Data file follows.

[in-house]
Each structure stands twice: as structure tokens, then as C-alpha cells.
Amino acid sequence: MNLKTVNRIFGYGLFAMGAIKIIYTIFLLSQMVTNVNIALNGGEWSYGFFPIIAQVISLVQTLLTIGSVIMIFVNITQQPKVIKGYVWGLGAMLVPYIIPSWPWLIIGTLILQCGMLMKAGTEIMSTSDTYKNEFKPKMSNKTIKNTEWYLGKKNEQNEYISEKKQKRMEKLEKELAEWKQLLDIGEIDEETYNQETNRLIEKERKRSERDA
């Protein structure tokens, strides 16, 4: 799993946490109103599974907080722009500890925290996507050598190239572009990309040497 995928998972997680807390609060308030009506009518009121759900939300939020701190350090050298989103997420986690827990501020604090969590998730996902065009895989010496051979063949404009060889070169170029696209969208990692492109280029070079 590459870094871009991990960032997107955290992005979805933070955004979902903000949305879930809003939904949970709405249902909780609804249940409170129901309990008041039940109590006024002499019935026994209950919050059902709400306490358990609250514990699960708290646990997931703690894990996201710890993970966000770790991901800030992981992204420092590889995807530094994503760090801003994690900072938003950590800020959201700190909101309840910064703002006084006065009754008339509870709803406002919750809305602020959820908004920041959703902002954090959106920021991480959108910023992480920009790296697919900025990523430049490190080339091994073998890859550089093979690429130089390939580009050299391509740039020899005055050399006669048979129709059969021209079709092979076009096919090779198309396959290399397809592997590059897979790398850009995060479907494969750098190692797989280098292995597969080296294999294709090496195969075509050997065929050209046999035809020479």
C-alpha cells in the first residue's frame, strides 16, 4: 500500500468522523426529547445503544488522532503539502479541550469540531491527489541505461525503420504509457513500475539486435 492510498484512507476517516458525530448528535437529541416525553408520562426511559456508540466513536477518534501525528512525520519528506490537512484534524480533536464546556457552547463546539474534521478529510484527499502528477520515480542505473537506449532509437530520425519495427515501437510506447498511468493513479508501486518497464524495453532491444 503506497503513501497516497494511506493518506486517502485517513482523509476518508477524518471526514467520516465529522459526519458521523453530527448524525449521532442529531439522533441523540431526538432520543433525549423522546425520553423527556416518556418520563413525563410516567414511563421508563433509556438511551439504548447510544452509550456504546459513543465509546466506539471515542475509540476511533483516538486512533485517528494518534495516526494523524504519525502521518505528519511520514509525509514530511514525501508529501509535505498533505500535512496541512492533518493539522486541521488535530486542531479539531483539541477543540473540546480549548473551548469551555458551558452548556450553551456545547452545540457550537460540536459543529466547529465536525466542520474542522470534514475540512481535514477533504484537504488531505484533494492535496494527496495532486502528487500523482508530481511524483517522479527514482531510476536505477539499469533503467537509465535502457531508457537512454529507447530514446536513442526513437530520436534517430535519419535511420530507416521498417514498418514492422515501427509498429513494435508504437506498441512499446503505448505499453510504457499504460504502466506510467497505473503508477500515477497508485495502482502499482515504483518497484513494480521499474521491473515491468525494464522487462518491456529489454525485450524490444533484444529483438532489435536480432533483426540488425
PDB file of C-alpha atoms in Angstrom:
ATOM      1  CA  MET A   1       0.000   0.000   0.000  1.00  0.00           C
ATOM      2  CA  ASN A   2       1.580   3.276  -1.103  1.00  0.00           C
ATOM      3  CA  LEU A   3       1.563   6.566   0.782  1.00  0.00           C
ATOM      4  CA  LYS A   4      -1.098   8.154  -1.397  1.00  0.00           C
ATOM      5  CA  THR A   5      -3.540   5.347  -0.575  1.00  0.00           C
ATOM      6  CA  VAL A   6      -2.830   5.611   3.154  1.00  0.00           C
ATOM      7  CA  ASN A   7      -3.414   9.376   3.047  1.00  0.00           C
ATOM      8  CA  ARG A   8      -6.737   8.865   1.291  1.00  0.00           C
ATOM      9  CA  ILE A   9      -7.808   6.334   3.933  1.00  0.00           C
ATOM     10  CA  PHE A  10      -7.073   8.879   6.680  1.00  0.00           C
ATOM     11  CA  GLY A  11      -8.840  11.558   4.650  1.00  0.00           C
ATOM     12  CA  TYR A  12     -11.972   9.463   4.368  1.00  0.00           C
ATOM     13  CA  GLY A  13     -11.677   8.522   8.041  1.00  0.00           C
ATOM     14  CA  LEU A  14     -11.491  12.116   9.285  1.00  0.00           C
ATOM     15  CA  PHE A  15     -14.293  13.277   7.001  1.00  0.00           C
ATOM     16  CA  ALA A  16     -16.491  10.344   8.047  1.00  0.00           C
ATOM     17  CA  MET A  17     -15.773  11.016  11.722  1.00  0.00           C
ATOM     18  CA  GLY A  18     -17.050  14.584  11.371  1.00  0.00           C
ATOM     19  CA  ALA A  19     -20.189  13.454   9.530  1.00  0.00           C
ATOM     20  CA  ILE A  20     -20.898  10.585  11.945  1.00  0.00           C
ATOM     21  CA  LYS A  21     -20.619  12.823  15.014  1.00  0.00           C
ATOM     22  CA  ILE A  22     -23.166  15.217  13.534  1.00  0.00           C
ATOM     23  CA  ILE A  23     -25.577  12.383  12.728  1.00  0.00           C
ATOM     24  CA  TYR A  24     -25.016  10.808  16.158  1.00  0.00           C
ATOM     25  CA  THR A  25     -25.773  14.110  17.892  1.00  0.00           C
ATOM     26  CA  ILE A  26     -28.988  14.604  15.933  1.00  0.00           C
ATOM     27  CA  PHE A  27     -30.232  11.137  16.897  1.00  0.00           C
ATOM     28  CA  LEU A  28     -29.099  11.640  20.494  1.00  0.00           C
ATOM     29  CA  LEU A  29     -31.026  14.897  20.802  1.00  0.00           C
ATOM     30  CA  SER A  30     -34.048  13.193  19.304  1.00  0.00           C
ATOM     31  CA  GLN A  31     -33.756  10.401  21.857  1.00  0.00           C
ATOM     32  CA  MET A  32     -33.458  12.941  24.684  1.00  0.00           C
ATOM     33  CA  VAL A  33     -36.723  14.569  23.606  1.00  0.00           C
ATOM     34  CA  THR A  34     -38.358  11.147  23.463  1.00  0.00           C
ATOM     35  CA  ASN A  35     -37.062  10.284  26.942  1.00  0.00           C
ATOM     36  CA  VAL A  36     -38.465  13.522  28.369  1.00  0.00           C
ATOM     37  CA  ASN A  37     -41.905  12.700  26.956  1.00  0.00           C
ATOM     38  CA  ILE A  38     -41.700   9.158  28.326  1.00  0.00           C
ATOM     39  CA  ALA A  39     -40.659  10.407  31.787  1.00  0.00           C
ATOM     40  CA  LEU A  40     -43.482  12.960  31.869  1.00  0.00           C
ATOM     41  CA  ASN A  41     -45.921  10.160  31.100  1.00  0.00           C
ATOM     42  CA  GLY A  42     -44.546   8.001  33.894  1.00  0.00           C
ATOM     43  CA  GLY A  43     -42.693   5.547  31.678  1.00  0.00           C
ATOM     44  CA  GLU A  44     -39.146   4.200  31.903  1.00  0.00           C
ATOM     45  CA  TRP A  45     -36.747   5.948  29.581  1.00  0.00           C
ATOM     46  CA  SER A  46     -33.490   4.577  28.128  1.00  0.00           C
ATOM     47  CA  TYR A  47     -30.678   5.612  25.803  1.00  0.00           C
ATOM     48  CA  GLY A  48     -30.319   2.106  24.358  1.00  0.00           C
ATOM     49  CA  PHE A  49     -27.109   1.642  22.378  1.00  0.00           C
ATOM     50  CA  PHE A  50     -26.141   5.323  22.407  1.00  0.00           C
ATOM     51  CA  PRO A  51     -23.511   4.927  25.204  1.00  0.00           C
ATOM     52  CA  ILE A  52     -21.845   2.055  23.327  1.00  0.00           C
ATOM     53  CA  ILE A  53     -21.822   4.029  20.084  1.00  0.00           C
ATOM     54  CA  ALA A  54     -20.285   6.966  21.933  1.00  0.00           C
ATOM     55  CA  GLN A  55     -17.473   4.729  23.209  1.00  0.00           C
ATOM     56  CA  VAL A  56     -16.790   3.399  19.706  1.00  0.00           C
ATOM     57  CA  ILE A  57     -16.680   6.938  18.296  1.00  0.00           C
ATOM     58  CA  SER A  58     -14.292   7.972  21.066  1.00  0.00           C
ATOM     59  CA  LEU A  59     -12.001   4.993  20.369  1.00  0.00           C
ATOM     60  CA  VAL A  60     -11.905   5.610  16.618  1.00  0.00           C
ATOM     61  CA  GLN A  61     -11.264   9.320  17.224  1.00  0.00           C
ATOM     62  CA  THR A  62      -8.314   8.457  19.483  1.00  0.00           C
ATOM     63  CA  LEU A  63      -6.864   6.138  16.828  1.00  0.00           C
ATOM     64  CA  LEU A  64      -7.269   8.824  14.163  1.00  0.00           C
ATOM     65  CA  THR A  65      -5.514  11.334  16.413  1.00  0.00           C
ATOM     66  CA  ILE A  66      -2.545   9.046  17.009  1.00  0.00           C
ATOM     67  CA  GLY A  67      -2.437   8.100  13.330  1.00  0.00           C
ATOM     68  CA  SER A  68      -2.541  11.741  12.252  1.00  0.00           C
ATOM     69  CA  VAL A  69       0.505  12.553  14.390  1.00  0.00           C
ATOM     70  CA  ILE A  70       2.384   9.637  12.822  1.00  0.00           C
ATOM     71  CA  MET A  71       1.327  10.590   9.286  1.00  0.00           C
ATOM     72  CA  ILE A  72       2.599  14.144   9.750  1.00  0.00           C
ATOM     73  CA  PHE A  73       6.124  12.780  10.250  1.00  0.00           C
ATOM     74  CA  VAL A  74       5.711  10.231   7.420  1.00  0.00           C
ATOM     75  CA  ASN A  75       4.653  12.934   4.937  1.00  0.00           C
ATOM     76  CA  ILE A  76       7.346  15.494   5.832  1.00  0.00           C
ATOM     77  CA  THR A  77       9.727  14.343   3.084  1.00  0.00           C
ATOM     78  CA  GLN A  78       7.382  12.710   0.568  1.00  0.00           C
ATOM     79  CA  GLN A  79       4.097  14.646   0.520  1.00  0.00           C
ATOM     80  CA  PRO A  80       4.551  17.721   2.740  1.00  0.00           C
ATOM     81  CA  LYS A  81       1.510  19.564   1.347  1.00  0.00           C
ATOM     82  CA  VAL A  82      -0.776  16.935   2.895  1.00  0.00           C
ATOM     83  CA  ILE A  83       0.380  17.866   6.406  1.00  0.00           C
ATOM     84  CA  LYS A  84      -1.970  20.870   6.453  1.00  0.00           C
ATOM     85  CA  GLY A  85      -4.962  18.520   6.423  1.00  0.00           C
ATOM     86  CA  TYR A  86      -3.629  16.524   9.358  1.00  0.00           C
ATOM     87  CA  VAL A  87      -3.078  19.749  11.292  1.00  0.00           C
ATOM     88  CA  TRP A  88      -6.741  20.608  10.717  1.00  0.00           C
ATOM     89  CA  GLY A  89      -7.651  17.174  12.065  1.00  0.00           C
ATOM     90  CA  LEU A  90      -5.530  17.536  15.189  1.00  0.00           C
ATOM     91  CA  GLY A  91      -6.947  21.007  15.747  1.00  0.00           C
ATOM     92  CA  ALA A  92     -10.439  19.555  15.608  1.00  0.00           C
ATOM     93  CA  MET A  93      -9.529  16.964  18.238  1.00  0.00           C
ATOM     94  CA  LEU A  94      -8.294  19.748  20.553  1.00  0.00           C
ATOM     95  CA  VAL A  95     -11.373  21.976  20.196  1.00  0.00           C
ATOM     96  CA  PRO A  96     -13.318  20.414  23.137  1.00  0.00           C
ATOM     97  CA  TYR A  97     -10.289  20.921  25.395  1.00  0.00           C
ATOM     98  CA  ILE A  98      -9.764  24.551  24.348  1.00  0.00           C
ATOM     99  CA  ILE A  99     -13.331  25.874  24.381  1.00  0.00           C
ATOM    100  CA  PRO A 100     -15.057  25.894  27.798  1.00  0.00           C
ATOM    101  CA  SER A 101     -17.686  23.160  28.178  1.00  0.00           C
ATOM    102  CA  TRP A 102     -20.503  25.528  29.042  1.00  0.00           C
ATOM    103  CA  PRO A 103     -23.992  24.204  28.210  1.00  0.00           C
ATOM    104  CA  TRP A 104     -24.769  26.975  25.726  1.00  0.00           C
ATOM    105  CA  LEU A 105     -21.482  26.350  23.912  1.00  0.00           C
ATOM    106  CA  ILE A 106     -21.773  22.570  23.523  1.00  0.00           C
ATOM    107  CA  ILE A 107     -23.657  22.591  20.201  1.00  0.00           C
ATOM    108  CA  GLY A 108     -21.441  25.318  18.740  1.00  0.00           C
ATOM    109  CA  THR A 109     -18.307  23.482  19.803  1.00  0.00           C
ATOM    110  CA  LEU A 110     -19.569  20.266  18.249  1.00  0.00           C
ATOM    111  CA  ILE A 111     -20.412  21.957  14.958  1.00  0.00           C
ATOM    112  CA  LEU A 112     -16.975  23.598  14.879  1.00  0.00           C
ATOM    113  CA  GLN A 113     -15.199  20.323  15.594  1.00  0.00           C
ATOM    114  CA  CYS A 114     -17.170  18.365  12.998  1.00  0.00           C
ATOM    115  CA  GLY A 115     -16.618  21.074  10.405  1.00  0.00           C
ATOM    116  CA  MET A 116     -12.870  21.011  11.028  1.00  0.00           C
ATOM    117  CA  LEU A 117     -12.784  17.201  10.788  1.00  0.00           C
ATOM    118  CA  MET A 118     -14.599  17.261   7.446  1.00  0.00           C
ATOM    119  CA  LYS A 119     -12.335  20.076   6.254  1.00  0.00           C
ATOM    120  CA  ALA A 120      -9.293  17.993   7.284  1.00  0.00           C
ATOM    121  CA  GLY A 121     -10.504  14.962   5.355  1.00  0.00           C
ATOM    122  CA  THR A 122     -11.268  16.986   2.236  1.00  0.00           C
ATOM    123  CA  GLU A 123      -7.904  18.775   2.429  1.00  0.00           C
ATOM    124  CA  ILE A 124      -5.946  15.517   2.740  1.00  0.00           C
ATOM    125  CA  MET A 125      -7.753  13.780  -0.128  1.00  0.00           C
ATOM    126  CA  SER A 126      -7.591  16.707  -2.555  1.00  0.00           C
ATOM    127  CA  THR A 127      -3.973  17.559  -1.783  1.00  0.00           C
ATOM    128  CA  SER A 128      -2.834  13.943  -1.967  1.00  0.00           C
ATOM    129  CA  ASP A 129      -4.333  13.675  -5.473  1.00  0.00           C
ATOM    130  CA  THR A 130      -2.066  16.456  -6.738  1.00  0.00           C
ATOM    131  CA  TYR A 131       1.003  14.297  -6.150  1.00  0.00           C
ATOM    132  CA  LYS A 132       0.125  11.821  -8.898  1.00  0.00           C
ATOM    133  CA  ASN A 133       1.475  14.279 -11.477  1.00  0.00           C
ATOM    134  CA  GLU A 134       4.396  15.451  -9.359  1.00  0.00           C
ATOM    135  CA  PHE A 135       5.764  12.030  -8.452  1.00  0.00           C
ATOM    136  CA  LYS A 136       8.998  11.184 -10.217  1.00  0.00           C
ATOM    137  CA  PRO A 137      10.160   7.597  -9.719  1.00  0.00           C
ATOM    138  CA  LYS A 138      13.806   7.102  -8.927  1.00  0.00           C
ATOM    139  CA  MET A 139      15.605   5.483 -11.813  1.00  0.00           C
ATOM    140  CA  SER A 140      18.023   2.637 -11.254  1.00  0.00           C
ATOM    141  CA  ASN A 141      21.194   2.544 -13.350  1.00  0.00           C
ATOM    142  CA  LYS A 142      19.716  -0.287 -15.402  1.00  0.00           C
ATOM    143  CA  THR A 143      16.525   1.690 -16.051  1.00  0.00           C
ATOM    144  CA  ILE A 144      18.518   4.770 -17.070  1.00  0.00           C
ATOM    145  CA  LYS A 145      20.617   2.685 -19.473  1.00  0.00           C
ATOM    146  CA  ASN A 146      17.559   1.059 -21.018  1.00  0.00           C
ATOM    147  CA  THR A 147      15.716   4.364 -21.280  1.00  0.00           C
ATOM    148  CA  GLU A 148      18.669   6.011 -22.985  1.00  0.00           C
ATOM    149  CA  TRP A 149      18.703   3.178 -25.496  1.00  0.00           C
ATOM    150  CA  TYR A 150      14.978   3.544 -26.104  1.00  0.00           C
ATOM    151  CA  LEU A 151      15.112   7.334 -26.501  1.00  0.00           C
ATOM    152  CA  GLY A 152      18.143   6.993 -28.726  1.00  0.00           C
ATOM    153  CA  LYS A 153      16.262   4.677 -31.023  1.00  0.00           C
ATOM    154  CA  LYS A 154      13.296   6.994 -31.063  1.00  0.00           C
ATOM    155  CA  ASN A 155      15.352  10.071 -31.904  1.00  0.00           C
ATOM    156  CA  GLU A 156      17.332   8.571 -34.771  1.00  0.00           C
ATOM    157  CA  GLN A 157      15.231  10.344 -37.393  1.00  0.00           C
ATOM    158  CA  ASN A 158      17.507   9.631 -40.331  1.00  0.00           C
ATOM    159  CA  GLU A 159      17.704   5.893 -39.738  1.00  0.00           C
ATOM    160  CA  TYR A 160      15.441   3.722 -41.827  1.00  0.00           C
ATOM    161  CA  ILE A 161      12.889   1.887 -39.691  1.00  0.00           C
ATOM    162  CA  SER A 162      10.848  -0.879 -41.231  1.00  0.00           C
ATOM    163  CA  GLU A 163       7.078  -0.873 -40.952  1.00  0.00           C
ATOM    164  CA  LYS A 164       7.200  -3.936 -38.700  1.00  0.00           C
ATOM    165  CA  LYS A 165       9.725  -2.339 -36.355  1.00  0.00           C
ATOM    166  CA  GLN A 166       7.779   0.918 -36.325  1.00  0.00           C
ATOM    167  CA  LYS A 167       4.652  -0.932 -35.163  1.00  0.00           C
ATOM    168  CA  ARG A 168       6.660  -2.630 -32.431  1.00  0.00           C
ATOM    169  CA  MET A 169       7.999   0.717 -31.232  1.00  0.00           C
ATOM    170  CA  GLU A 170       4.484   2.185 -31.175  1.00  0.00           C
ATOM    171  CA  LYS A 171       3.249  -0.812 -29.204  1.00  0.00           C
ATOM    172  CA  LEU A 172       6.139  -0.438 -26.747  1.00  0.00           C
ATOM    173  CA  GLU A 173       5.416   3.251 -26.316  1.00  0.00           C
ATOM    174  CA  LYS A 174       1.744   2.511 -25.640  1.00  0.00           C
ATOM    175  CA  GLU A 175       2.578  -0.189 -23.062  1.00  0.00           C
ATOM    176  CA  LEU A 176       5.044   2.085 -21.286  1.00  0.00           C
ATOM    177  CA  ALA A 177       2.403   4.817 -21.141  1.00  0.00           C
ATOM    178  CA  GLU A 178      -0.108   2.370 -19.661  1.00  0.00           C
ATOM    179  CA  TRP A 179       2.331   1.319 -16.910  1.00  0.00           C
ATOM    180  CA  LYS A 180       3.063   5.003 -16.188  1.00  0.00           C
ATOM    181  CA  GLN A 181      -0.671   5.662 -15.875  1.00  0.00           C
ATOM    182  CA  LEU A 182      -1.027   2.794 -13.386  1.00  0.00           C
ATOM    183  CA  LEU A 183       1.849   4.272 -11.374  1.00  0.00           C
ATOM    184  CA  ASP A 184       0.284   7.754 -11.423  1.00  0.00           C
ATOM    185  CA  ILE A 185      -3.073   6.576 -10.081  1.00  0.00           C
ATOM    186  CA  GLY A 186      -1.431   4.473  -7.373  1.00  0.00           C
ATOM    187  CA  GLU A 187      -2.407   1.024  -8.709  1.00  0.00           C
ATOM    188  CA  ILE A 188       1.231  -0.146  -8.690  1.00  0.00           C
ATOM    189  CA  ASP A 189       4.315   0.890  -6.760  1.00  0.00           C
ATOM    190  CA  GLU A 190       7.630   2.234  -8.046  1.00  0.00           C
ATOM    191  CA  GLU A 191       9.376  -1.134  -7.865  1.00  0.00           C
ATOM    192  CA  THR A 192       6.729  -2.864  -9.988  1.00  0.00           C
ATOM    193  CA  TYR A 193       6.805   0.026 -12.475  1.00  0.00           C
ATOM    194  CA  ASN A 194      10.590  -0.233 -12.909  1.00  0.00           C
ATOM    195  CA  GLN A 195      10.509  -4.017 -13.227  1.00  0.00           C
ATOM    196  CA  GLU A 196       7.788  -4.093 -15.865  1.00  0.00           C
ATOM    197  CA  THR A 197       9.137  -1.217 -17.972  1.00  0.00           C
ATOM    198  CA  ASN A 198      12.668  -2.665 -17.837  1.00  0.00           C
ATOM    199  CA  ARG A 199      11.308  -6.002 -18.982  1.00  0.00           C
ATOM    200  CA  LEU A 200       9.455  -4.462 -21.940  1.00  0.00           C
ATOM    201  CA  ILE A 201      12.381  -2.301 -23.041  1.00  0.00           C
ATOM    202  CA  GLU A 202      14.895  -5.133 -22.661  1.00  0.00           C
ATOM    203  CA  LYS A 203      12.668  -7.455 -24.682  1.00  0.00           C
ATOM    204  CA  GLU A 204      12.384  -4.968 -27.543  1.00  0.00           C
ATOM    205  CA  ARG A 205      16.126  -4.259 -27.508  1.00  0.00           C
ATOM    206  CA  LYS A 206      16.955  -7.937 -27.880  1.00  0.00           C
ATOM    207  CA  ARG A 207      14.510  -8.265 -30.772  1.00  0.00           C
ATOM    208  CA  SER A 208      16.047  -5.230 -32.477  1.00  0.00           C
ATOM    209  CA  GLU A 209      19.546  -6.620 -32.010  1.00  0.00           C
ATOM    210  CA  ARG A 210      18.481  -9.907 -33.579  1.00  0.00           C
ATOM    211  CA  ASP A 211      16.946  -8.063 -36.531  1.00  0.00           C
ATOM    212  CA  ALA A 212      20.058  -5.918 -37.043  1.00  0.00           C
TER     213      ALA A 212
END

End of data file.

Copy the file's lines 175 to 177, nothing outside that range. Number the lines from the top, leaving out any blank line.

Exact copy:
ATOM    169  CA  MET A 169       7.999   0.717 -31.232  1.00  0.00           C
ATOM    170  CA  GLU A 170       4.484   2.185 -31.175  1.00  0.00           C
ATOM    171  CA  LYS A 171       3.249  -0.812 -29.204  1.00  0.00           C